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David Heleniak (AB ’67) came to appreciate the value of global perspectives as a newly minted LSA graduate pursuing his master’s degree in economics at the London School of Economics. There, far from Ann Arbor and his hometown of St. Paul, Minnesota, he was fortunate to study alongside students from every corner of the world as he eagerly soaked up news of world affairs and politics.
Heleniak also quickly learned how powerfully the shared experience of higher education could bond him to his peers, helping them overcome language and cultural barriers and achieve historical outcomes.
“It was an international community. We were from all over the world, every continent, and I learned that we were really more similar than different,” he said.
When Heleniak’s corporate legal career took him around the globe, from the US Treasury Department and international financial hubs to nations with developing and evolving economies, that initial insight helped him foster enduring professional and personal partnerships. Heleniak spent the bulk of his career at the multinational law firm of Shearman & Sterling, where he ran the Hong Kong office in the early 1980s. There, he worked with Chinese leaders, including future Chinese president Jiang Zemin, as the first Western lawyer to represent China in a historic joint venture with an American company.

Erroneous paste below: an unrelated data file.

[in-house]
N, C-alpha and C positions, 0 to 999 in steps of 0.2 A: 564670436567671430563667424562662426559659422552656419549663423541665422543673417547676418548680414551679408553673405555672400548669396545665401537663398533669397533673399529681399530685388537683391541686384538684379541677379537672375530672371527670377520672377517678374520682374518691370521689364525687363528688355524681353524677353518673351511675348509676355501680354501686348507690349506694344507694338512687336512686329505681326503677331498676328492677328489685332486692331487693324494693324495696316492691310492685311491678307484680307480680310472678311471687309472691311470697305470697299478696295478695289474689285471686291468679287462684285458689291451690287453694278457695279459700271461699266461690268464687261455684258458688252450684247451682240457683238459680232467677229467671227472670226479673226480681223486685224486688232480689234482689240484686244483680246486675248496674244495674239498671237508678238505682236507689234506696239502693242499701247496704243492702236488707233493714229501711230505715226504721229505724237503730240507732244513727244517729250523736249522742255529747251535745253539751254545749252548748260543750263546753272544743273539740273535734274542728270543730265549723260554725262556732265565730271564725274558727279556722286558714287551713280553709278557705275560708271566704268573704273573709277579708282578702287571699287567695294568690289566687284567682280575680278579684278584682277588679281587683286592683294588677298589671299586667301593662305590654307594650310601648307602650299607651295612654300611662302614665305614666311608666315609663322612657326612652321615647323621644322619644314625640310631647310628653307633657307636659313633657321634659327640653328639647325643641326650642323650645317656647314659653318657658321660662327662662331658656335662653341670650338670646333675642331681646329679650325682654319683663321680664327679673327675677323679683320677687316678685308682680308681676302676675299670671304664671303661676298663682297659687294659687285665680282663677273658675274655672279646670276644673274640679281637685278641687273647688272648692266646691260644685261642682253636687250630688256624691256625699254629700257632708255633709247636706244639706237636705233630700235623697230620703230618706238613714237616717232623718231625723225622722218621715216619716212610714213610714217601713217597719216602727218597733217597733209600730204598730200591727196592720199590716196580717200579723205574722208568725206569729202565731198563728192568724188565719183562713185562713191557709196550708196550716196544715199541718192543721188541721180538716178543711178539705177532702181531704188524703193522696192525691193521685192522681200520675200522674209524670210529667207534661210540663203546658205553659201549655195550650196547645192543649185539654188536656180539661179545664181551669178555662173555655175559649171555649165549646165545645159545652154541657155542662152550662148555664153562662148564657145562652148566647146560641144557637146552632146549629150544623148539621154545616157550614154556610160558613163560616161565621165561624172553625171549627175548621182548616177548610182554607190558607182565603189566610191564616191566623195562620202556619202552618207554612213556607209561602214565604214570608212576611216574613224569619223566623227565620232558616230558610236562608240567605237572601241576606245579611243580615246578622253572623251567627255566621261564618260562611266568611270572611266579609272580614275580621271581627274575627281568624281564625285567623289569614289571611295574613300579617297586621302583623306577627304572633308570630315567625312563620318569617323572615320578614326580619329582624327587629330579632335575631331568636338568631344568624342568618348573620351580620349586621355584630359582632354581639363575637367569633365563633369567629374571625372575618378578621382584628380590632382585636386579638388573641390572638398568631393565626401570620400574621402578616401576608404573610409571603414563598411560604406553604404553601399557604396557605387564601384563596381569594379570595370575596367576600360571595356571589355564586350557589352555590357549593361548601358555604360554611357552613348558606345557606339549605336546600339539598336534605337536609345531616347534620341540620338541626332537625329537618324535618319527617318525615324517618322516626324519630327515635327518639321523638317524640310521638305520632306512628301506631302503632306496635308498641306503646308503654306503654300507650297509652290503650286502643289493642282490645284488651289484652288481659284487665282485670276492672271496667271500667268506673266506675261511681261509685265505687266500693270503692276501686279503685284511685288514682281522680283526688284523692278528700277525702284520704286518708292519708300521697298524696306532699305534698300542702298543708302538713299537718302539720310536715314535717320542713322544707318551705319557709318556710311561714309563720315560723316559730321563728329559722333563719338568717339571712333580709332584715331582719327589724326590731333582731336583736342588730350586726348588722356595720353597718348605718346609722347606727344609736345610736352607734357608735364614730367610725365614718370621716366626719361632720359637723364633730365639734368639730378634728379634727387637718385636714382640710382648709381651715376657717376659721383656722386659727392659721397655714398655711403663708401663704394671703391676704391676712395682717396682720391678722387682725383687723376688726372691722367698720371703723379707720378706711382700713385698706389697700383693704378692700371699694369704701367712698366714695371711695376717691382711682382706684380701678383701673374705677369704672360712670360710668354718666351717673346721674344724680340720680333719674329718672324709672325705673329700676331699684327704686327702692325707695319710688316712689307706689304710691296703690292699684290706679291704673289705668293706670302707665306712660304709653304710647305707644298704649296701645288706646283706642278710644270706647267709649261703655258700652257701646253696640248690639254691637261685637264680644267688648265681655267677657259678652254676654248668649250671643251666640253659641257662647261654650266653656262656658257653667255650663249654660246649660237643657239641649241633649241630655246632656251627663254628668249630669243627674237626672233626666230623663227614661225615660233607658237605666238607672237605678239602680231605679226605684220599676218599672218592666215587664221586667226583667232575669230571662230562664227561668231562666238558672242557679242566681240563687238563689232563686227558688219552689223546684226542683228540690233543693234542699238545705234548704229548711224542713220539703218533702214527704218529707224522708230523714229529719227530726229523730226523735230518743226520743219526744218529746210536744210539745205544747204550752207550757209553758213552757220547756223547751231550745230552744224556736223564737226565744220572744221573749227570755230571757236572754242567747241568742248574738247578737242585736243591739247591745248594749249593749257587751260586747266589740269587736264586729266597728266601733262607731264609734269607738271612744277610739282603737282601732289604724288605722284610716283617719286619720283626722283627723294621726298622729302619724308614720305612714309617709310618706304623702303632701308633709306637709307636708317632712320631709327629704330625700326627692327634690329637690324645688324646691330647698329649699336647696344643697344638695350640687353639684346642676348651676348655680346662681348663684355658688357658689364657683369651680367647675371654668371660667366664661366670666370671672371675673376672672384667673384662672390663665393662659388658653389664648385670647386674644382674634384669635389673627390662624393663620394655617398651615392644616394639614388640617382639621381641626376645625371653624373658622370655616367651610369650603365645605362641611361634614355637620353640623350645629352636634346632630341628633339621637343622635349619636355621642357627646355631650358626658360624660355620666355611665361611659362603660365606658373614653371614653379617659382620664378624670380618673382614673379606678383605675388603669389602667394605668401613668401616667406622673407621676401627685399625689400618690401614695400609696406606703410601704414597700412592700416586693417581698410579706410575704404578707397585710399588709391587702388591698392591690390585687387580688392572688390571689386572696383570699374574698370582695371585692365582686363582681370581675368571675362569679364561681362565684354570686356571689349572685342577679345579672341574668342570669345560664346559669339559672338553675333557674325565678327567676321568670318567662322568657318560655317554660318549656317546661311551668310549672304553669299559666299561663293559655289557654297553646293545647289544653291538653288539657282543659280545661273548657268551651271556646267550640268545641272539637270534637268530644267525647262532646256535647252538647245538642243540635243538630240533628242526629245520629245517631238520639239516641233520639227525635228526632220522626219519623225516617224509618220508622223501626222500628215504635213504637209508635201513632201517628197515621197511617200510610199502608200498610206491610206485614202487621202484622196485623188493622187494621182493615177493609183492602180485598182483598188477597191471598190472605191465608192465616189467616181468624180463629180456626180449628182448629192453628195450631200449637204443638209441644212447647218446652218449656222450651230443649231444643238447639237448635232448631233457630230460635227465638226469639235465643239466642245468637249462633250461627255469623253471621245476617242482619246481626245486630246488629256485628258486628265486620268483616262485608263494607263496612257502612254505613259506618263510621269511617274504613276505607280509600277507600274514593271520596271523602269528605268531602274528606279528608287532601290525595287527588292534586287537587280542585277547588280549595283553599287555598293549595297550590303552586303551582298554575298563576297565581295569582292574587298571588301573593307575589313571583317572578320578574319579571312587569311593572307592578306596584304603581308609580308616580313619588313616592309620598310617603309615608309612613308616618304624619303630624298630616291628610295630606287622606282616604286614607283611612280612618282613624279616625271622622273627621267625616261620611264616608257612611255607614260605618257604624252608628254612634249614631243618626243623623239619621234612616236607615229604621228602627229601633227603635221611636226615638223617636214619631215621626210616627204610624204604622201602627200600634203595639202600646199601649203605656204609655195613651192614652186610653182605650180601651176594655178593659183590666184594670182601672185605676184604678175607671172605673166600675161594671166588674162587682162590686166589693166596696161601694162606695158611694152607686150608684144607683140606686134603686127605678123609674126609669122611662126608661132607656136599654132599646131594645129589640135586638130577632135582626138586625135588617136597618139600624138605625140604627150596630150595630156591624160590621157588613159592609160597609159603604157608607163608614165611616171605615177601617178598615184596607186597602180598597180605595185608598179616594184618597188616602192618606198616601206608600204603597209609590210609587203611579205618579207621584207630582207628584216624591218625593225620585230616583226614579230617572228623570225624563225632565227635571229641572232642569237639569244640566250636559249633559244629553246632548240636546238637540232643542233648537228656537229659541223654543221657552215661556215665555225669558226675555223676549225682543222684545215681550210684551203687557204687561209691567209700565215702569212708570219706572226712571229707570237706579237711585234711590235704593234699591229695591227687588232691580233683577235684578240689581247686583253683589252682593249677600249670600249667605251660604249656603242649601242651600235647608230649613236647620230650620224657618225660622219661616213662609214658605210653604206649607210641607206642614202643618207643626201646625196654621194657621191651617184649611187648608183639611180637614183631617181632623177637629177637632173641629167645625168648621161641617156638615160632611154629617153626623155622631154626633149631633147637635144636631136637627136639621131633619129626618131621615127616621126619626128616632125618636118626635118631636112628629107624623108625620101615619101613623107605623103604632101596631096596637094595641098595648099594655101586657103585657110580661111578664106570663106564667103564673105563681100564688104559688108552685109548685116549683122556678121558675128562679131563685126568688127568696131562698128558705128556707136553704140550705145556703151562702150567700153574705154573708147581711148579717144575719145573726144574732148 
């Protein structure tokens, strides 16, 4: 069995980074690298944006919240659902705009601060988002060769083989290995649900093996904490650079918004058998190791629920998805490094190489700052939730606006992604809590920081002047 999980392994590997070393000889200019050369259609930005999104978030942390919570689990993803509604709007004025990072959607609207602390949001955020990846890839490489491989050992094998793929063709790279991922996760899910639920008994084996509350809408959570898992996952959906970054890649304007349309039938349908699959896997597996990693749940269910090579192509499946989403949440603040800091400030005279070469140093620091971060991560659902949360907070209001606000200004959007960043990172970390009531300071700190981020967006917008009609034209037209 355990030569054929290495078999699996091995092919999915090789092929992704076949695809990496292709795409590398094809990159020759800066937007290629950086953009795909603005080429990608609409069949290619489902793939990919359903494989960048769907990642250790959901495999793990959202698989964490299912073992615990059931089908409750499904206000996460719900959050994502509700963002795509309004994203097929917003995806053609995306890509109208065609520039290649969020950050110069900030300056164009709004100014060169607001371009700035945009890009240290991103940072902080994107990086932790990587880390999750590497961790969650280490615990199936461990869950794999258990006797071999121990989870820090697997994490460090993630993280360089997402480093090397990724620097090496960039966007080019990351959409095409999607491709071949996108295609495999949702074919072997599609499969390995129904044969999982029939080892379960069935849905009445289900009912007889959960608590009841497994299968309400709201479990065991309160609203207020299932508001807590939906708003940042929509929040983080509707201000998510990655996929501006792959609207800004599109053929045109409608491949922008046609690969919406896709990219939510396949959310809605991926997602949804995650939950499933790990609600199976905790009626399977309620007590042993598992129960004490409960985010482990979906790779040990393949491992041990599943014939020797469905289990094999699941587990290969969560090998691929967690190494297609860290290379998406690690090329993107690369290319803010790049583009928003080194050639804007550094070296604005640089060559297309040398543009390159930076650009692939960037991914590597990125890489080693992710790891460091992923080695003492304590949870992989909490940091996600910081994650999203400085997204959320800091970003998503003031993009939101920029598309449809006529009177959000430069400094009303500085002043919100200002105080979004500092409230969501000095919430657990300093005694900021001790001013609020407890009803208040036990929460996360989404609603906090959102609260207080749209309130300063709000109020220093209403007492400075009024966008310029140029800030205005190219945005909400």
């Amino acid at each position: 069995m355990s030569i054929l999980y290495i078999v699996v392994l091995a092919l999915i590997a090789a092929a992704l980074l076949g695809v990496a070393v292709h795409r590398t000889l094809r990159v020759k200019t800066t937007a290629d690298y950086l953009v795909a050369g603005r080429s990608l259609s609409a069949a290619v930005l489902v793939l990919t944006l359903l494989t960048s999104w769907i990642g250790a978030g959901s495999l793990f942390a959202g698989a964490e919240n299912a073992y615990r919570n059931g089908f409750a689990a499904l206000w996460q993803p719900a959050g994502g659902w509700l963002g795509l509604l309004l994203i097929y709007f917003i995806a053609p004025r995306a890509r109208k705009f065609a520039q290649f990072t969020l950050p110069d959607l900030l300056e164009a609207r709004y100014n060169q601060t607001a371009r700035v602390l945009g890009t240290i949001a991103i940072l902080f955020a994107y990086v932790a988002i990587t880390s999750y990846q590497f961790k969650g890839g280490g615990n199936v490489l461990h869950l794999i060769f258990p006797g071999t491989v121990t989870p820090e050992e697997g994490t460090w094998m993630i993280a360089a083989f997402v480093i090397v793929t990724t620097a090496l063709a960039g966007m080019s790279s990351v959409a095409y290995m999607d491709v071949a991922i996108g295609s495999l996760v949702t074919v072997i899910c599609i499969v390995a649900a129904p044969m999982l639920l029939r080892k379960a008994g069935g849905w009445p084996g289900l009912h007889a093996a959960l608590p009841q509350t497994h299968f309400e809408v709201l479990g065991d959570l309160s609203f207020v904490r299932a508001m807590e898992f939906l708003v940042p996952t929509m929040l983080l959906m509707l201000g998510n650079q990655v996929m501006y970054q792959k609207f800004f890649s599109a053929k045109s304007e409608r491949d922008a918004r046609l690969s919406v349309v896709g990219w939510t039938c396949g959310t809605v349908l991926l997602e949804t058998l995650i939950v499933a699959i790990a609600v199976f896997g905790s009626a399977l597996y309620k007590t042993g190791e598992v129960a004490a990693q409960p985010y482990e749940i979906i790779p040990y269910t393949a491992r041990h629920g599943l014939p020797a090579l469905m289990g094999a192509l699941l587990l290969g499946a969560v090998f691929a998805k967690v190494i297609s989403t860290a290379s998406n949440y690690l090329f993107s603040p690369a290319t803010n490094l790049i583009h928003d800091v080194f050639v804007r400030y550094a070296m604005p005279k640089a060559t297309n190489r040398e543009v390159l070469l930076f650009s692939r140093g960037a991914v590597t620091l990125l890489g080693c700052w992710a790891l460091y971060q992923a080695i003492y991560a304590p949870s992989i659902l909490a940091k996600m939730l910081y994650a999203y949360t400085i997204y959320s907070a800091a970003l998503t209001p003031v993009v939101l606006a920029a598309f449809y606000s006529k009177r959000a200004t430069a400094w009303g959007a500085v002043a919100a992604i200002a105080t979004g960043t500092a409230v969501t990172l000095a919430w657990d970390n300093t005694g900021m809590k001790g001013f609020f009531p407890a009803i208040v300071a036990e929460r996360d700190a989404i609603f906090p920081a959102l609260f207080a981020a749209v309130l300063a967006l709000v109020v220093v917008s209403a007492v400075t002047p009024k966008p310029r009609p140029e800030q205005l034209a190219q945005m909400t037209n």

But it was Africa that truly captured his imagination early on, and it is to Africa that he has returned many times. Since his days as a student in London, he has counted numerous Nigerians among his friends and business associates, both on Wall Street and internationally. In post-apartheid South Africa, he worked closely with the Oppenheimer family as the principal outside corporate counselor for diamond company DeBeers and its parent company, the global mining corporation Anglo American. Later, he enjoyed forging new business relationships in Africa, meeting with South African President Thabo Mbeki and advising Nigeria’s President Olusegun Obosanjo on oil and gas exports.